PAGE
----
How Do Pesticides Protect Crops?


Scientists from the University of Manchester have created a new tool to study how pesticides cross the wax barrier on the leaves of crops such as wheat and barley. This could be a step towards fine-tuning the chemicals used in agriculture to optimise crop yields without damaging the plants, in an attempt to meet the demands of feeding the world’s growing population.

The team have created a model of a leaf’s wax surface similar to those found in wheat crops, in a project supported by the agrochemical company, Syngenta. They are now using the model at the Science and Technology Facilities Council’s ISIS Neutron and Muon Source research facility to study how surfactants, a key component in pesticide formulations, interact with the leaf surface to get into the plant and take effect. This is the first time anyone has used extracted waxes to recreate the wax shield plants use for protection against pests and water loss.

Waxy cuticles are essential for the well-being of plants. The cuticle, made up of a thin coating of wax on plant leaves, acts as a protective shield against attack from pests, prevents the loss of nutrients and water from the plant and is involved in transporting water and nutrients across the plant surface for plant growth. However, their structure, and the way pesticides modify the barrier to get inside and protect the plant are not fully understood.

We’re finding out important information about plants that we previously didn’t have the tools to study. By understanding how pesticides interact with plants, you can fine-tune their ingredients to increase crop yield and take away potentially negative side effects, including the removal of some of the waxes which leaves the plant susceptible to disease and attack from bacteria and microbes. This opens the door to crop-safe formulations which will reversibly interact with plant waxes.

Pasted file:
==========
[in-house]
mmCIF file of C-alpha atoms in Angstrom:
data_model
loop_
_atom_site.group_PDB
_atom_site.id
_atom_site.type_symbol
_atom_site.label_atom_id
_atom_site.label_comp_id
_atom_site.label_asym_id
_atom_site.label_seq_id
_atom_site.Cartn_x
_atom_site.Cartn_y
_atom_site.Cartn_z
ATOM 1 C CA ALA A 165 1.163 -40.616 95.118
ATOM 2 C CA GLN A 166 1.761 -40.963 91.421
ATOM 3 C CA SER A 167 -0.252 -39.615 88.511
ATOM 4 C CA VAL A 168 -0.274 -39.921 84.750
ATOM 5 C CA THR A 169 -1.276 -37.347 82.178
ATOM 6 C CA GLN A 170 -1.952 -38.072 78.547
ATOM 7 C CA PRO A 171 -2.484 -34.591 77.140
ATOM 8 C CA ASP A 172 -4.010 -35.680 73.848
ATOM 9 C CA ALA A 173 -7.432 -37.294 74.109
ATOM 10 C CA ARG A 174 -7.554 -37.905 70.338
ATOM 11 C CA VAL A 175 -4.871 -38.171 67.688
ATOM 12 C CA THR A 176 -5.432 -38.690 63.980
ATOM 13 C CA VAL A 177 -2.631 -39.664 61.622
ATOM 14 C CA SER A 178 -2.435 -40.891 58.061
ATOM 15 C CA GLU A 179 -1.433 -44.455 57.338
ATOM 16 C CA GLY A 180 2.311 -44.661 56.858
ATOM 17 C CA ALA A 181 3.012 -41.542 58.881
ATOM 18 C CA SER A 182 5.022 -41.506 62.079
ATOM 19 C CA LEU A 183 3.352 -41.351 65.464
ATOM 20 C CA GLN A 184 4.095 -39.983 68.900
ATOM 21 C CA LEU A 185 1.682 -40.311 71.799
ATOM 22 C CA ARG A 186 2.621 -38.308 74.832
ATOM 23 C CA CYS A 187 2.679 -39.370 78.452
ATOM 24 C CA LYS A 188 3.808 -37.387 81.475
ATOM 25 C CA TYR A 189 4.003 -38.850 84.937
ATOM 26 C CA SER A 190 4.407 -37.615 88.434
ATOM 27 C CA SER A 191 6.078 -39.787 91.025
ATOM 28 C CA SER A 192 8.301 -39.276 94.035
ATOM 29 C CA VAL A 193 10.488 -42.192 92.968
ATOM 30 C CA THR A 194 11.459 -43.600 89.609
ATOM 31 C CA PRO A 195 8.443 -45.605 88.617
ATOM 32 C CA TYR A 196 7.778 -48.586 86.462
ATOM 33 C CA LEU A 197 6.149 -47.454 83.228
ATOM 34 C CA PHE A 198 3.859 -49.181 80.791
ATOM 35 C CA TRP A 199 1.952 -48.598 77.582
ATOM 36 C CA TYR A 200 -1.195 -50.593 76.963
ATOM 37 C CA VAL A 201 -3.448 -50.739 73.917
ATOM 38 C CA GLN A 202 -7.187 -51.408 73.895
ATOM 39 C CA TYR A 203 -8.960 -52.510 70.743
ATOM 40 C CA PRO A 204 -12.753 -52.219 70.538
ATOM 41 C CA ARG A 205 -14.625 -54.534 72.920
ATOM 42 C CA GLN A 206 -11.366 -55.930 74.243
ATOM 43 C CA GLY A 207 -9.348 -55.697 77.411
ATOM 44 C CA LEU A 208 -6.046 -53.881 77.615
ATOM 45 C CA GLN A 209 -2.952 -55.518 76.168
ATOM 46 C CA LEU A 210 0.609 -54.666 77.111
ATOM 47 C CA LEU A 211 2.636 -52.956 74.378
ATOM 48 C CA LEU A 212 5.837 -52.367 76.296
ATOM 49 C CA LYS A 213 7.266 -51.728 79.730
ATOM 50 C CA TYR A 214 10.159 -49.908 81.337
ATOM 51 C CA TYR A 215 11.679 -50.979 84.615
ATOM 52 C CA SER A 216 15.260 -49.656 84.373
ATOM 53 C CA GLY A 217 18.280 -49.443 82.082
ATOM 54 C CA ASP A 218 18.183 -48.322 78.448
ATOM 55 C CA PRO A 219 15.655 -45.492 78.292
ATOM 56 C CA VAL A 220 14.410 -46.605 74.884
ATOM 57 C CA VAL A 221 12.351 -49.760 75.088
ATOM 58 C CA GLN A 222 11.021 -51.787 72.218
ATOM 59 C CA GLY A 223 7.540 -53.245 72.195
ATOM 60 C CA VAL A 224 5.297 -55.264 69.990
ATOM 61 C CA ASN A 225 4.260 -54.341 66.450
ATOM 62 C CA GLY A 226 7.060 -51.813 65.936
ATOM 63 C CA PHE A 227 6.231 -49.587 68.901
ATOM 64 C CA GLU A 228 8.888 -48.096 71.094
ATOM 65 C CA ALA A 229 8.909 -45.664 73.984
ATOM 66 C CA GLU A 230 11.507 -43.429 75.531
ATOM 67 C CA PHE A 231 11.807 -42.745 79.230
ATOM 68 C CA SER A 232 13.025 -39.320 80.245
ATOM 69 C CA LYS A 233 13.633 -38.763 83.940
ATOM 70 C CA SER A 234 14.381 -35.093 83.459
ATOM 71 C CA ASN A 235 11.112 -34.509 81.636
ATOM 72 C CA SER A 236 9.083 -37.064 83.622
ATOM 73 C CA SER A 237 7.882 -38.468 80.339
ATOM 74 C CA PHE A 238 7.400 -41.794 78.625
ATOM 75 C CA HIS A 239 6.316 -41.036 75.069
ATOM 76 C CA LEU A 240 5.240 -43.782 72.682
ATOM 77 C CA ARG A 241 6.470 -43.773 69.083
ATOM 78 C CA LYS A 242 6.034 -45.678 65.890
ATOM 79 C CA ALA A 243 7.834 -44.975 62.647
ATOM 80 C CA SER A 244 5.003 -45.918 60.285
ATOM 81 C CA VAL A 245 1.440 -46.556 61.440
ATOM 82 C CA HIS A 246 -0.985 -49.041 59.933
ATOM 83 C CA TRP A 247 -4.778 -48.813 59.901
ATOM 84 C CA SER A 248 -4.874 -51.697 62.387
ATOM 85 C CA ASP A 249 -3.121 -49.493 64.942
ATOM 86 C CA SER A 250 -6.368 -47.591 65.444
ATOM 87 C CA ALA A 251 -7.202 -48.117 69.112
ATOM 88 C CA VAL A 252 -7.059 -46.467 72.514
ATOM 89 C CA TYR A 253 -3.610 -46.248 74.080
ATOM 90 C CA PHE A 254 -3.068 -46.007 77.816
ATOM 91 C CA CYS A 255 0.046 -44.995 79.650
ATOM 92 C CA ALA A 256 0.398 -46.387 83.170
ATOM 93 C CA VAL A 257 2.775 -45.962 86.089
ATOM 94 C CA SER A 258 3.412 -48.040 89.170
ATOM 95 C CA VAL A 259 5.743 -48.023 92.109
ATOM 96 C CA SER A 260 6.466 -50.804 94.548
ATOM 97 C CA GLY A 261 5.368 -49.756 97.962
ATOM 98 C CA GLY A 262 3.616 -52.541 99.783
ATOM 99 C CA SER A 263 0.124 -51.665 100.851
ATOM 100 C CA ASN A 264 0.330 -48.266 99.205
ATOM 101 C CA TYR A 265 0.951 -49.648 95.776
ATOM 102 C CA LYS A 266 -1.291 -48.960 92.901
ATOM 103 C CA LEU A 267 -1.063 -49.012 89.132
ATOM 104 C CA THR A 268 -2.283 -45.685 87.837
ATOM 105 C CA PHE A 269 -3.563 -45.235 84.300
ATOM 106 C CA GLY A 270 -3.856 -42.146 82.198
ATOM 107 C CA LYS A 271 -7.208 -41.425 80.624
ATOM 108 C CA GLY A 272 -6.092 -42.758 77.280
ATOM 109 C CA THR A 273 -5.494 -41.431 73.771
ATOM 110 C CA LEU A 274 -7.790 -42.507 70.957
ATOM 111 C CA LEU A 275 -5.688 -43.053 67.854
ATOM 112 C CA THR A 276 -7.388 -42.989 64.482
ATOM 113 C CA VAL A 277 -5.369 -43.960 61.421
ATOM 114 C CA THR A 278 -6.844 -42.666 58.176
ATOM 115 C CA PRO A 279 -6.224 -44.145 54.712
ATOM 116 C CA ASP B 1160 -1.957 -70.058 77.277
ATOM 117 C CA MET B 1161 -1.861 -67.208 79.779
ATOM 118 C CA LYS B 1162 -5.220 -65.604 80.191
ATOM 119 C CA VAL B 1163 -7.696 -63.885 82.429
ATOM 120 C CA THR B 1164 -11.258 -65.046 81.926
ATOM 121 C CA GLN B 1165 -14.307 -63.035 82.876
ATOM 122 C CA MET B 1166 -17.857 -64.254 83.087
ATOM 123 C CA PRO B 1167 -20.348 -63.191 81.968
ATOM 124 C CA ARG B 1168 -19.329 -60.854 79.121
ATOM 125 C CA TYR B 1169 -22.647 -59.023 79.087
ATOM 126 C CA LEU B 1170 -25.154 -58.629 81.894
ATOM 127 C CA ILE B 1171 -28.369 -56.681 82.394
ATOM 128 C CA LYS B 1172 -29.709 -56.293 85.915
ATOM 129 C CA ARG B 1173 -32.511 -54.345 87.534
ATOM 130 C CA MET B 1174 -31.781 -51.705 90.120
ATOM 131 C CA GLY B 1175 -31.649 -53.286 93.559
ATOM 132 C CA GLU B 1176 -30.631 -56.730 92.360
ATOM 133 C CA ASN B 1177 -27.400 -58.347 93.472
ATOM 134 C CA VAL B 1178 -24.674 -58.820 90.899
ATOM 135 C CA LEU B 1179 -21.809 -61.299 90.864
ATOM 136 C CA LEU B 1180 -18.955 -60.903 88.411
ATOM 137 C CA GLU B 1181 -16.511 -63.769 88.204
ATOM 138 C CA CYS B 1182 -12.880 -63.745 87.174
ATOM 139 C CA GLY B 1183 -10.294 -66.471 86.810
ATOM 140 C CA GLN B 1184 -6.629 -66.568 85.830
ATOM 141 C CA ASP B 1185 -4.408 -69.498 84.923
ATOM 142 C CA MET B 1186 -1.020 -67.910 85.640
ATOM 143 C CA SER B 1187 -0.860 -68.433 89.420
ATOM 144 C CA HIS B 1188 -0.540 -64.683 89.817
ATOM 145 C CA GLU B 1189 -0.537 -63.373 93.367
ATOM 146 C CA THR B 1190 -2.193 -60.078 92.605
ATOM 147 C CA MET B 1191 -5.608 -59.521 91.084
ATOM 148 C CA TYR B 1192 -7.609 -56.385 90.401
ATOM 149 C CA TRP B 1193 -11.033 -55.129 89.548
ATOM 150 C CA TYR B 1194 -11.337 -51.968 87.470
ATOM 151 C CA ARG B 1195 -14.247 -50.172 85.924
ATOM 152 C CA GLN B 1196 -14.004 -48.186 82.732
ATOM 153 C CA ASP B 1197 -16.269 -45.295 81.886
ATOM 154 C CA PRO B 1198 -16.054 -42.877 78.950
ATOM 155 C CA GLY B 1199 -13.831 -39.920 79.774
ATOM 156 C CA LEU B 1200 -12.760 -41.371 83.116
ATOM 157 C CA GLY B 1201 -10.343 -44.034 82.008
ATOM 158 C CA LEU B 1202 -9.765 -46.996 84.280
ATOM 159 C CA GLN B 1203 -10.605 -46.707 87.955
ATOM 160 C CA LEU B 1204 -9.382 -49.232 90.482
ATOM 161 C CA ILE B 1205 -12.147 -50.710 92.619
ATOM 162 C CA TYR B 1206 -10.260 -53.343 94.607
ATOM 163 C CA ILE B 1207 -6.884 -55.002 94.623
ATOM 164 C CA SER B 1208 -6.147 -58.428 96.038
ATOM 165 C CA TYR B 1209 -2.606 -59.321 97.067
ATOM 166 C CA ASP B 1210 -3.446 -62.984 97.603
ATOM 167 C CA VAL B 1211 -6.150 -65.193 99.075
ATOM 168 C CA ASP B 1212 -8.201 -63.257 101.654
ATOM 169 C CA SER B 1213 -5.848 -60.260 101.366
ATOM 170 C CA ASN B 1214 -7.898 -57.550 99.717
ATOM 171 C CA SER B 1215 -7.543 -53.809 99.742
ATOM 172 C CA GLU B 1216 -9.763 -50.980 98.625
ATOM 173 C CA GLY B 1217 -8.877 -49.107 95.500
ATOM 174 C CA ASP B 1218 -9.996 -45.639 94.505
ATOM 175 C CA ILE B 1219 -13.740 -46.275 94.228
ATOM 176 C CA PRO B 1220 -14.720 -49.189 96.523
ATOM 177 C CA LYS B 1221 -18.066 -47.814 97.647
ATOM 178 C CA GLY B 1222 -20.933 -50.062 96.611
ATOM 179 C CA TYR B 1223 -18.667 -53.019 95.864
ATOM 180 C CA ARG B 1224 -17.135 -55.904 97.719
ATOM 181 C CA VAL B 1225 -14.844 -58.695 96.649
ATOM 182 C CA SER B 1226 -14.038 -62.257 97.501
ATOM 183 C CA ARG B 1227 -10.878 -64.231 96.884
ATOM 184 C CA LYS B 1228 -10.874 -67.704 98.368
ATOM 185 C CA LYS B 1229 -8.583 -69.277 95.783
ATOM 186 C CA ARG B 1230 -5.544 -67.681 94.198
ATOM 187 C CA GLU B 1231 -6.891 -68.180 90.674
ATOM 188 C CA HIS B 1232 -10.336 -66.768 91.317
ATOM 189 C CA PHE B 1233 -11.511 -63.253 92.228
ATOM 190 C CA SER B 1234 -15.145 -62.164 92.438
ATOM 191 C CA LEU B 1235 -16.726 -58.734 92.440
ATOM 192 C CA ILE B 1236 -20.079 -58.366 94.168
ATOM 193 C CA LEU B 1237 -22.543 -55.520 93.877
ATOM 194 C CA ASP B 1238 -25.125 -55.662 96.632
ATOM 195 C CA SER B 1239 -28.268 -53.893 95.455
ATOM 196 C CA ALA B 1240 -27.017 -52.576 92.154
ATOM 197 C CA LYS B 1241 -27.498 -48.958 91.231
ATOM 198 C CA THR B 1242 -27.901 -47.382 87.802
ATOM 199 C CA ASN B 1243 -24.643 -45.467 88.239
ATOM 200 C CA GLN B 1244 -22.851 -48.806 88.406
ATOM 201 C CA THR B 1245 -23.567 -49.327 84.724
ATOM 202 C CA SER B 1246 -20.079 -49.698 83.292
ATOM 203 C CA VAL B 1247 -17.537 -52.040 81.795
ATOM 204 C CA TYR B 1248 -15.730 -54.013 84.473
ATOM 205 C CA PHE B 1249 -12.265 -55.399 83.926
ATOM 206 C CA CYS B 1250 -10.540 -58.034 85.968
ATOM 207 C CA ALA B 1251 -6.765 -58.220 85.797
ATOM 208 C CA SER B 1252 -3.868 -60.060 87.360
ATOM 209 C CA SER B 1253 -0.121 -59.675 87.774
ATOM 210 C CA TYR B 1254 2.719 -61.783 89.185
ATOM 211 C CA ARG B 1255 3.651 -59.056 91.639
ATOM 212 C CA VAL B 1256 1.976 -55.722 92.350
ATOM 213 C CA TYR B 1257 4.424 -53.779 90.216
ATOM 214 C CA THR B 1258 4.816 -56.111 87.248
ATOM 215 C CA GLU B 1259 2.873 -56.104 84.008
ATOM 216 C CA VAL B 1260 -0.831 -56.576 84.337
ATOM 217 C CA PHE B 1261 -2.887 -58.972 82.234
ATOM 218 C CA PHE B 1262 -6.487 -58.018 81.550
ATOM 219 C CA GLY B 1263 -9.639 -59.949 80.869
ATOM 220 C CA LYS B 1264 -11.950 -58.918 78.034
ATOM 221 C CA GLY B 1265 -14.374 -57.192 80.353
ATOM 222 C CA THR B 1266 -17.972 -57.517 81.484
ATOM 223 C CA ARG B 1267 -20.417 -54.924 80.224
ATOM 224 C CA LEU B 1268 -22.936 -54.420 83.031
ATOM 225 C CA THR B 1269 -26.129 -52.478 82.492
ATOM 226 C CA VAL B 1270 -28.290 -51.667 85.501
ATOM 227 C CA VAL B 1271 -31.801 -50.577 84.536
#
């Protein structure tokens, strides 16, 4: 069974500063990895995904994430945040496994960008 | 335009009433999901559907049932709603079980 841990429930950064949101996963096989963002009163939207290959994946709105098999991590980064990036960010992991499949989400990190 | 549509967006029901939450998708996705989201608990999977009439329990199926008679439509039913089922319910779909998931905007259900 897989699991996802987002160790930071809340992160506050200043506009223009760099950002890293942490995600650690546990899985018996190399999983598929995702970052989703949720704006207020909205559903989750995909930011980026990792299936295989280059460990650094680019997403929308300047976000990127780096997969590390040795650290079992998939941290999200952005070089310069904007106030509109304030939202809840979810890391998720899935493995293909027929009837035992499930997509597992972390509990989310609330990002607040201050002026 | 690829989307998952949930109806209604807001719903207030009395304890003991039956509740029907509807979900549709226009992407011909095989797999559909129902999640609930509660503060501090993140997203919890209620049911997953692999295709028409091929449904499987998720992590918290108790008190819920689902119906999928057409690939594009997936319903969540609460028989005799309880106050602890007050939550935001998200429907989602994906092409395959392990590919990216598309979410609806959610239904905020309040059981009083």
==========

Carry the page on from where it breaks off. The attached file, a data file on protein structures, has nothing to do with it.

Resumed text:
Elias Pambou, lead author of the study

To make the model of the leaf surface, scientists first extracted real plant wax from barley and wheat leaves. This was made possible by a new technique called supercritical carbon dioxide extraction, where scientists dissolve the wax off the surface of the leaf using a carbon dioxide solvent under its supercritical condition at a very high temperature and pressure. When the pressure and temperature is reduced, the carbon dioxide evaporates, leaving behind the wax. This technique was developed in the Green Chemistry Department at the University of York.

The team from The University of Manchester then took the extracted wax and spin coated it onto a flat a silicon support in order to model the leaf surface. Imaging techniques allowed the team to see that the wax model was very similar to the structure of the wax on a real leaf, meaning the model could be used to realistically study how pesticides cross the wax barrier to get into the plant.

In a technique known as neutron reflectometry, the team used ISIS instrument, INTER to bounce neutrons off the surface of the wax model. They found that the wax was made up of a thin underlying film covered by large crystalline structures.

Professor Robert McGreevy, Director of the STFC ISIS Facility said: “Neutrons offer a unique tool for seeing deep into all sorts of materials. The Manchester team used the INTER instrument here at ISIS to see what the wax film was made up of and how water crossed the barrier at the molecular level. But we can also use the same technique to study new magnetic materials for computer data storage.”

The project is being supported by the agrochemical company, Syngenta. Dr Gordon Bell, a senior scientist at Syngenta said: “This research has furthered our understanding of the kinetics of plant uptake. It has shown that water can penetrate into leaf wax. This simple observation explains a lot of the basic science behind pesticide uptake into plants.”